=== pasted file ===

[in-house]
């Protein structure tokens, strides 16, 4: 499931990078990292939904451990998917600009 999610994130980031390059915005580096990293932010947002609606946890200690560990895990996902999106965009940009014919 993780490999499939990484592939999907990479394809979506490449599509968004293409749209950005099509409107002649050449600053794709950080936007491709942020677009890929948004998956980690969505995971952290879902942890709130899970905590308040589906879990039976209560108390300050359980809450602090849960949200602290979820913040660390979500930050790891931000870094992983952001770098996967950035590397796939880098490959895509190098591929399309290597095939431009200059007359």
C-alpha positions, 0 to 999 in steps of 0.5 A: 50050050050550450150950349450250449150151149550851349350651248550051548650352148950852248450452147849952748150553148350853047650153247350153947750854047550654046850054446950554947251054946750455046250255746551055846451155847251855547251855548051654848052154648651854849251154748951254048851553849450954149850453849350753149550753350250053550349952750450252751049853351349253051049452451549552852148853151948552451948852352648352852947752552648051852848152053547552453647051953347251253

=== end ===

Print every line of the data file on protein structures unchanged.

[in-house]
């Protein structure tokens, strides 16, 4: 499931990078990292939904451990998917600009 999610994130980031390059915005580096990293932010947002609606946890200690560990895990996902999106965009940009014919 993780490999499939990484592939999907990479394809979506490449599509968004293409749209950005099509409107002649050449600053794709950080936007491709942020677009890929948004998956980690969505995971952290879902942890709130899970905590308040589906879990039976209560108390300050359980809450602090849960949200602290979820913040660390979500930050790891931000870094992983952001770098996967950035590397796939880098490959895509190098591929399309290597095939431009200059007359």
C-alpha positions, 0 to 999 in steps of 0.5 A: 50050050050550450150950349450250449150151149550851349350651248550051548650352148950852248450452147849952748150553148350853047650153247350153947750854047550654046850054446950554947251054946750455046250255746551055846451155847251855547251855548051654848052154648651854849251154748951254048851553849450954149850453849350753149550753350250053550349952750450252751049853351349253051049452451549552852148853151948552451948852352648352852947752552648051852848152053547552453647051953347251253